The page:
Nearly every ALT across Ehime ought to be familiar with the EIKEN, or Jitsuyō Eigo Ginō Kentei (Test in Practical English Proficiency).
The EIKEN is similar to the Japanese-Language
Proficiency Test (JLPT). The differences, besides the fact that the
EIKEN tests English-language skills, not Japanese-language ones, are as
follows: the EIKEN offers more levels (seven), is offered
three times a year, can be taken at some schools, and includes writing
and speaking sections.
When people study Japanese as a second language, the JLPT (Japanese Language Proficiency Test) is often seen as a main goal to achieve. An exam that is often overlooked is the Kanji Kentei (漢字検定). This exam is aimed at native Japanese speakers and primary school, middle school and high school students take this exam to see how their kanji knowledge is progressing. The JLPT does not test Japanese learners on their writing abilities, so the Kanji Kentei makes up for a knowledge gap that the JLPT leaves out. So, I believe that this exam is also beneficial for Japanese learners and not just native speakers.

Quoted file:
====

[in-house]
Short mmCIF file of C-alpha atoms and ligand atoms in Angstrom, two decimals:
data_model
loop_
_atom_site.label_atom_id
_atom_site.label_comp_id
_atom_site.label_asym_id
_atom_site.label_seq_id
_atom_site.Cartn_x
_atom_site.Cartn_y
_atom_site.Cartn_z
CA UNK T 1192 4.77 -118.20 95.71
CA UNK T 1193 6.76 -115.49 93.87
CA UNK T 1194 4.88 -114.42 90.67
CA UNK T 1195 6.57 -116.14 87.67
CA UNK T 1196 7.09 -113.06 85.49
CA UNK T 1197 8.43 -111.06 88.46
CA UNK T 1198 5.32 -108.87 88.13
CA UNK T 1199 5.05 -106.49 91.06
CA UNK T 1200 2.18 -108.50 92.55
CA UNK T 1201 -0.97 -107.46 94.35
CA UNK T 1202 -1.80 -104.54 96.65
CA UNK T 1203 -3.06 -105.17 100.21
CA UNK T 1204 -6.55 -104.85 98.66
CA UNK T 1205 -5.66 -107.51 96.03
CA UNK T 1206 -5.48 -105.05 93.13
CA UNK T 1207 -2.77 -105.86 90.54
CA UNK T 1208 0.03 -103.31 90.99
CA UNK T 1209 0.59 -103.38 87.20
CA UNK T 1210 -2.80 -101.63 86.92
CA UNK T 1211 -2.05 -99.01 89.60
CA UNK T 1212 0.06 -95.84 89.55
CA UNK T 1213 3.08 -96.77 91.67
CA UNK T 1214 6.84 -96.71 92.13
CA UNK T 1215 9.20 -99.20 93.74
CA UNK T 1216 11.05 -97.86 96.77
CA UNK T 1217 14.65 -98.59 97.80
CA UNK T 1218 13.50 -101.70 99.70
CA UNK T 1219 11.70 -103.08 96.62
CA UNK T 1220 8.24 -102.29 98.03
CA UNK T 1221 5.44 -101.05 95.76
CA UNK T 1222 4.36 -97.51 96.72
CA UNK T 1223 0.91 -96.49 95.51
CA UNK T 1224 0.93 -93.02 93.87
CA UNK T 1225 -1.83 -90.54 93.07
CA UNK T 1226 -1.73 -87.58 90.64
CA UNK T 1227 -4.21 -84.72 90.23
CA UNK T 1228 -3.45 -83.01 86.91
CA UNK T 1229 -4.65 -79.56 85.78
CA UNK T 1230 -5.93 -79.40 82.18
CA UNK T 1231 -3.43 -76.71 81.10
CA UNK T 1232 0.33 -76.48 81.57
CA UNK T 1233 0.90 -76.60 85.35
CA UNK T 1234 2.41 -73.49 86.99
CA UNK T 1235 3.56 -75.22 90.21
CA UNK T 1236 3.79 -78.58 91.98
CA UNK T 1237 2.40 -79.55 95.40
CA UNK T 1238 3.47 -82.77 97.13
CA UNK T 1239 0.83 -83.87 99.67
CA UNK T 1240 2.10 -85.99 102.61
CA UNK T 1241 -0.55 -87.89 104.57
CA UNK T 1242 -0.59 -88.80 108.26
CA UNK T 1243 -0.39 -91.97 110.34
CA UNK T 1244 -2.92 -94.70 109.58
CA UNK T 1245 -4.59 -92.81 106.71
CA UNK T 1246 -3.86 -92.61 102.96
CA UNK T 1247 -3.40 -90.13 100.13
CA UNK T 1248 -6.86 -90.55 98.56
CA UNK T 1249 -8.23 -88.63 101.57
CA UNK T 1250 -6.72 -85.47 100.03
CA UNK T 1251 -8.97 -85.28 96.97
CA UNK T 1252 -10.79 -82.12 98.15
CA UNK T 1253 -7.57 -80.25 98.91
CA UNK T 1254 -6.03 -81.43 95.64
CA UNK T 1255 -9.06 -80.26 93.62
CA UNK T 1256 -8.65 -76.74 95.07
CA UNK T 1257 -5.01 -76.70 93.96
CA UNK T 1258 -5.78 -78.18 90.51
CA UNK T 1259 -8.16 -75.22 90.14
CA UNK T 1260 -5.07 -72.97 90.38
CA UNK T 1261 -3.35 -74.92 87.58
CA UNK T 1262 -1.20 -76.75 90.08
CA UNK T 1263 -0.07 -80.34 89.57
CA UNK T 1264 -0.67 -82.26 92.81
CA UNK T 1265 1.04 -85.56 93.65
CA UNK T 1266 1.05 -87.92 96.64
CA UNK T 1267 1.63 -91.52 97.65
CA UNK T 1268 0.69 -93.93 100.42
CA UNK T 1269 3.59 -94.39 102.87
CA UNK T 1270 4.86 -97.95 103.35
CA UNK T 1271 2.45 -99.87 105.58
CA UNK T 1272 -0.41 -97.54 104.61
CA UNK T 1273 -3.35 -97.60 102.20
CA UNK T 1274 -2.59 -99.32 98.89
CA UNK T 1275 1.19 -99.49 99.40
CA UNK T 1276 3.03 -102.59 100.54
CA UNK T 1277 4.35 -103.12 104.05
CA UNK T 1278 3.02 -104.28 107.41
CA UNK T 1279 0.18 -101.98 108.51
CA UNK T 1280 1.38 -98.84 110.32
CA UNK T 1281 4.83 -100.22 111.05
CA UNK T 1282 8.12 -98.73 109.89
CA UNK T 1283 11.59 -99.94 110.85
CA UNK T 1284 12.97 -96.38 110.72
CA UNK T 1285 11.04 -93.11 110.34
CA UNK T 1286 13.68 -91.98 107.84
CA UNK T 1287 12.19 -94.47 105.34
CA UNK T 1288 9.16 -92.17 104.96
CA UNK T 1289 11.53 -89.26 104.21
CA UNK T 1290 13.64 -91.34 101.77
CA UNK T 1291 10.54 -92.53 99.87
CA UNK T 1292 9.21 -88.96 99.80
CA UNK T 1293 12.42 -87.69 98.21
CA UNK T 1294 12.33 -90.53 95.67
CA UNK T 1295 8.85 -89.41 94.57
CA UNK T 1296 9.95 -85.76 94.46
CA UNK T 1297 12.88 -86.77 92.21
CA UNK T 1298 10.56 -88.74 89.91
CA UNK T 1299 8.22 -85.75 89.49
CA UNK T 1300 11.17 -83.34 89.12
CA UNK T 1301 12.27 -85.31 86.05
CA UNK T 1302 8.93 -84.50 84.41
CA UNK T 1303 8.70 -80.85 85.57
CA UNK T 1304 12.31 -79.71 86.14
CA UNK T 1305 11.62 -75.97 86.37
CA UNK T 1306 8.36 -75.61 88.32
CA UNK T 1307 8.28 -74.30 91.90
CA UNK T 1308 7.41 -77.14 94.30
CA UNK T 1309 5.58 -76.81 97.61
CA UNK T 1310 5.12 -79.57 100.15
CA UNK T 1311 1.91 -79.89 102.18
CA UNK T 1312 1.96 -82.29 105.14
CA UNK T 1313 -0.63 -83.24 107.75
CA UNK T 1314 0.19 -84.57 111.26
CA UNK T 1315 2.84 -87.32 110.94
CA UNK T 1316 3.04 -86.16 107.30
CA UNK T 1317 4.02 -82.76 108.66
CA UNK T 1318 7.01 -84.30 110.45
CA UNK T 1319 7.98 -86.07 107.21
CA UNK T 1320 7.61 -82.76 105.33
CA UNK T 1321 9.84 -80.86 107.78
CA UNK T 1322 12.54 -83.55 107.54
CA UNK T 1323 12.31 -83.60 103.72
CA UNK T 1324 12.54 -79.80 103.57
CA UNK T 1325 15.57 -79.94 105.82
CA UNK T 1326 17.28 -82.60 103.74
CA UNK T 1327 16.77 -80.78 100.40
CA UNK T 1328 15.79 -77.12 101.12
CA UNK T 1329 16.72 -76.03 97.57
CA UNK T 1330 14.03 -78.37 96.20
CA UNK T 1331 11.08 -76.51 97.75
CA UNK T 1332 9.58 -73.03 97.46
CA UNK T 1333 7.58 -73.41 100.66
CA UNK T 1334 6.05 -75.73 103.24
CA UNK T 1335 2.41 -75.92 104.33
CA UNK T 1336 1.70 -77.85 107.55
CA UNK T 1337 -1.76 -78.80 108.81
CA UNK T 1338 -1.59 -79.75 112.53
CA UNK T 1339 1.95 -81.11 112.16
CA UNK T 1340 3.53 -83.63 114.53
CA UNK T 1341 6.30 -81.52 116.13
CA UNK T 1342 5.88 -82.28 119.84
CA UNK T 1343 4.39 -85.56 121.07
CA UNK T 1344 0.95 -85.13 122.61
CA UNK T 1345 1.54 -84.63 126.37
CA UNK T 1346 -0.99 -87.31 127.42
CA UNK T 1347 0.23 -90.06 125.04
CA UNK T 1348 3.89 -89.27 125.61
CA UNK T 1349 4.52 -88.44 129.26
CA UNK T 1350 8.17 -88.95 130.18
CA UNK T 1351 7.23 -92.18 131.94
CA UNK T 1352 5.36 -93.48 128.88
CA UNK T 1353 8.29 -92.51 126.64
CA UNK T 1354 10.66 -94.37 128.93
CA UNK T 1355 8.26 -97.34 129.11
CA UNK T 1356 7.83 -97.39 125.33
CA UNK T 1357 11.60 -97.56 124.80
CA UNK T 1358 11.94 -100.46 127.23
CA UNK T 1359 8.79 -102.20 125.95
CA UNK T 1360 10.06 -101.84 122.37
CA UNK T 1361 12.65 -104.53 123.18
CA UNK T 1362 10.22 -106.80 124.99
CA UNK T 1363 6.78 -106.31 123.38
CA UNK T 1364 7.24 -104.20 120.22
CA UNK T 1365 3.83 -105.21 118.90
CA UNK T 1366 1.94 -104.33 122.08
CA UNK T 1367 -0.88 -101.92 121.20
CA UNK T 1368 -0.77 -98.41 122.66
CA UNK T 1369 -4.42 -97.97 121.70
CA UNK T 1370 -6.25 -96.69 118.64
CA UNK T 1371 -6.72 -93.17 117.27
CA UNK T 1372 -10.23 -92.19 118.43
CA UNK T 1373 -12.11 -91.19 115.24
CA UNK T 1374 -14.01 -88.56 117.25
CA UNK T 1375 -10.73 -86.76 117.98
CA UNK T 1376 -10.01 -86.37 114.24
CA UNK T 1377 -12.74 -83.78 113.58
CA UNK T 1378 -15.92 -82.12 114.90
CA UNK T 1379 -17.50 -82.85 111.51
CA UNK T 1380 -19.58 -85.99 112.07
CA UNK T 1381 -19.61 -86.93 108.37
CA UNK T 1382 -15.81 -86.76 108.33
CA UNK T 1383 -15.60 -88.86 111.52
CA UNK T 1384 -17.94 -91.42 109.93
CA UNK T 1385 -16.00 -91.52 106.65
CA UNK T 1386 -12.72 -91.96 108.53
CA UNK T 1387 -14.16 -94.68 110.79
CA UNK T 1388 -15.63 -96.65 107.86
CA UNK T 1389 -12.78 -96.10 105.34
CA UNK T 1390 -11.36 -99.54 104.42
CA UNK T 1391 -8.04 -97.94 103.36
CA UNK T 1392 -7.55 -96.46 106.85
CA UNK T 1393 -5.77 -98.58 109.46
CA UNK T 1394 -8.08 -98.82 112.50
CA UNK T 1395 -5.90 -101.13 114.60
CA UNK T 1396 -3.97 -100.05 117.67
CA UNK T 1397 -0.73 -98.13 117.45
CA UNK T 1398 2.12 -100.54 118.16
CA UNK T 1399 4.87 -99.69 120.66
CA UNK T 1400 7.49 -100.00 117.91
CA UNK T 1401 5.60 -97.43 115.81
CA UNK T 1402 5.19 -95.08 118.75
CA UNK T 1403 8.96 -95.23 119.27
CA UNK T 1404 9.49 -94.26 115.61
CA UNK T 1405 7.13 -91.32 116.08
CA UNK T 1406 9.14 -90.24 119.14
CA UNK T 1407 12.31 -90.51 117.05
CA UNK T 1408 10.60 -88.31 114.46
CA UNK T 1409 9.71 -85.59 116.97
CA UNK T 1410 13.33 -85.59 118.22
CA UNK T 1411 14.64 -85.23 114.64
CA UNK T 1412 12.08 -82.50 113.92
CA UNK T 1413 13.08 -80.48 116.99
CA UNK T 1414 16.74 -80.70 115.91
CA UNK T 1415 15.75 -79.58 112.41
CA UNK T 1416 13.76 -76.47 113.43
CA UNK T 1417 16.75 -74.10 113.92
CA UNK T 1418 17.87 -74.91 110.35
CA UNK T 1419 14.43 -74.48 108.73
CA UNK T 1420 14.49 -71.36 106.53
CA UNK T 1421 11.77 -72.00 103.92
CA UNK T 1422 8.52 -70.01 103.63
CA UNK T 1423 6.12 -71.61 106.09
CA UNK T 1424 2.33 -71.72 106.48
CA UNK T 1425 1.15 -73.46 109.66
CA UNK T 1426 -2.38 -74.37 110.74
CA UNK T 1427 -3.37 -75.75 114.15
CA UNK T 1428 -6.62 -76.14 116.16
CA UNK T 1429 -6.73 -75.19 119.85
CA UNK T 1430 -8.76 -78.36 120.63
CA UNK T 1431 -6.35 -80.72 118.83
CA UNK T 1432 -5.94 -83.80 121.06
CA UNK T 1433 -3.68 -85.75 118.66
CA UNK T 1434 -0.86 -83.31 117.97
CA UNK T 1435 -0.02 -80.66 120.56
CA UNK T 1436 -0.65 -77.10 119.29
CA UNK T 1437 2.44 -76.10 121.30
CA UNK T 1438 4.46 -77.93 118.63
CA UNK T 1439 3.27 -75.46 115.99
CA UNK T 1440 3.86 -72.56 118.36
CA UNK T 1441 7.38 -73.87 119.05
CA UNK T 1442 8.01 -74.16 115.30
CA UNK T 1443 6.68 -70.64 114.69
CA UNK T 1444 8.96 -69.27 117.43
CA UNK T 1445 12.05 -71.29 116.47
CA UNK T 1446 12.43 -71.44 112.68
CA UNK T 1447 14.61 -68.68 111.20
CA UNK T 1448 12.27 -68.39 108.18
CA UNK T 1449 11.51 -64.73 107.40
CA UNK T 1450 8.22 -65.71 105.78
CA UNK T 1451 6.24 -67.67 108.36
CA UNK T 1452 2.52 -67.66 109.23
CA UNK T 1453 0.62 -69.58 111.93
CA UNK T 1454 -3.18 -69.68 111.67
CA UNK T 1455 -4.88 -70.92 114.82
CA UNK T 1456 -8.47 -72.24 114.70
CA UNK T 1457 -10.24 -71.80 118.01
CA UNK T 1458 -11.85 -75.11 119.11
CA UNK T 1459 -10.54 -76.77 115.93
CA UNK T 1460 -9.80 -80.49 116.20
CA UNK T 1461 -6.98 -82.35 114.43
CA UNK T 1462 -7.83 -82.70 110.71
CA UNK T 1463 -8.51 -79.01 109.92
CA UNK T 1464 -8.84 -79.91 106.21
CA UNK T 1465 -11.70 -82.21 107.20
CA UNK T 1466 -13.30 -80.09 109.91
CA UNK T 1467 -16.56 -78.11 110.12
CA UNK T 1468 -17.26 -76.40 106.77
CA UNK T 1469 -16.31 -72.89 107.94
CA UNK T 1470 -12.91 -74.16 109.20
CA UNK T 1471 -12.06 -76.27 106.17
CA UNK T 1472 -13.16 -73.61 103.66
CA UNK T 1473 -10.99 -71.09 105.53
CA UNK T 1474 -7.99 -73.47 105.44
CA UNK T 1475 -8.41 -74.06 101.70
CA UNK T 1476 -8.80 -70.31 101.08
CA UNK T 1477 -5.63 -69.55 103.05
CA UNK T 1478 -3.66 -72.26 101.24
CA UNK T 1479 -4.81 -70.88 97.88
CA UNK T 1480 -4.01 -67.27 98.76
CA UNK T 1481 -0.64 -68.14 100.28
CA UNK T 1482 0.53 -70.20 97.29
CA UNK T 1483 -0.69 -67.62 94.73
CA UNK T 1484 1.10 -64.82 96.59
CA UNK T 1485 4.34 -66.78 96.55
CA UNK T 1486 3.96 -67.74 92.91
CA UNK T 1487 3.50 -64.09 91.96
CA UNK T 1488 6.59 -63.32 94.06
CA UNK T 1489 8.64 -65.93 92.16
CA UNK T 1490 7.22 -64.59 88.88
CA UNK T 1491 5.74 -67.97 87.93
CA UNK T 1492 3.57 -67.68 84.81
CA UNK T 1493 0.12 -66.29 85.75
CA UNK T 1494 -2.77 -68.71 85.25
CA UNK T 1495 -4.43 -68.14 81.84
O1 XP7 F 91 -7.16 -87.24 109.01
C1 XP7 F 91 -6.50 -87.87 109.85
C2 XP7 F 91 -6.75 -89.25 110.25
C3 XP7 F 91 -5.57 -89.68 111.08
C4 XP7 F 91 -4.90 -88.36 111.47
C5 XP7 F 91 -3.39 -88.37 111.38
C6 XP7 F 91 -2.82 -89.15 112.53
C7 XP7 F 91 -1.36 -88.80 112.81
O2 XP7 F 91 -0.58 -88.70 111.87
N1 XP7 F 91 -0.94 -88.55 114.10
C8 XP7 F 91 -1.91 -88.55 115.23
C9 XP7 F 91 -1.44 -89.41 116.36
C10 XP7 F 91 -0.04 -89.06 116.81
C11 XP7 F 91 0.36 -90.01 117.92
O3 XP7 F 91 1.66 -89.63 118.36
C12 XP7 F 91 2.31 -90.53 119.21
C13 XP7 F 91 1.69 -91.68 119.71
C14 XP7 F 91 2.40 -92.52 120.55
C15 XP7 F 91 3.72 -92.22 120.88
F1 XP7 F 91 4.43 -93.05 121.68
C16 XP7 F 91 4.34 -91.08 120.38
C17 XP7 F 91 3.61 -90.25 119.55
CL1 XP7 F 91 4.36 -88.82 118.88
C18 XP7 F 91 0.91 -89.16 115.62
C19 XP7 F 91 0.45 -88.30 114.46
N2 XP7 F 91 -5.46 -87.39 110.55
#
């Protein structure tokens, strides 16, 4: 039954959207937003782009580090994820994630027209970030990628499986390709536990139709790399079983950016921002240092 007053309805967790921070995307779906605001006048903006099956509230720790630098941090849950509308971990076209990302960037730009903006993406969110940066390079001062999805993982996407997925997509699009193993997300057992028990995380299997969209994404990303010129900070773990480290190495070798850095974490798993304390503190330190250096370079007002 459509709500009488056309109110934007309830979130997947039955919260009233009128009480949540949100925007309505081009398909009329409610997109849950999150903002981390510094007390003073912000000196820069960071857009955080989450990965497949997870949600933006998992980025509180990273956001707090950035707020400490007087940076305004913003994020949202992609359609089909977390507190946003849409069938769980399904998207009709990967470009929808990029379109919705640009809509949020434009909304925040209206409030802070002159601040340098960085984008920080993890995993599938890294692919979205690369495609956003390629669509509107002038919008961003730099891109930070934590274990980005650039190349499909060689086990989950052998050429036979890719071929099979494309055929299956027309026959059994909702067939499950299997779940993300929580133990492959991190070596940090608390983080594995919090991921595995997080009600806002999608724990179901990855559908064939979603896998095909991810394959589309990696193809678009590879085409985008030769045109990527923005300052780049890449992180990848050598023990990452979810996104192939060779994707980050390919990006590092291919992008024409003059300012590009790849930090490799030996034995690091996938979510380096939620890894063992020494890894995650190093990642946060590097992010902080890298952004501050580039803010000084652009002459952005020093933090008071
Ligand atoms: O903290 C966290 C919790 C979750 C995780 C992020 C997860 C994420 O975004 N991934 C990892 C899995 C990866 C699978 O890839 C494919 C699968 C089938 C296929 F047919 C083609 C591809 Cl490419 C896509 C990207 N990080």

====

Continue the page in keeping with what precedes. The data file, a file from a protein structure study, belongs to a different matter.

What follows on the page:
What’s in a name? Or, in the case of Japan, what on earth is the name in the first place? I found out the hard way just how tricky a Japanese name can be.
Names are important. Abraham Lincoln is reported to have never forgotten a person’s name, even of those who he only ever met once. I assume the reporters meant twice, as with those he met only once, there’s no way to tell. I can tell two things for certain from this: Lincoln understood the power of names, and Lincoln never had to learn the names of Japanese school children.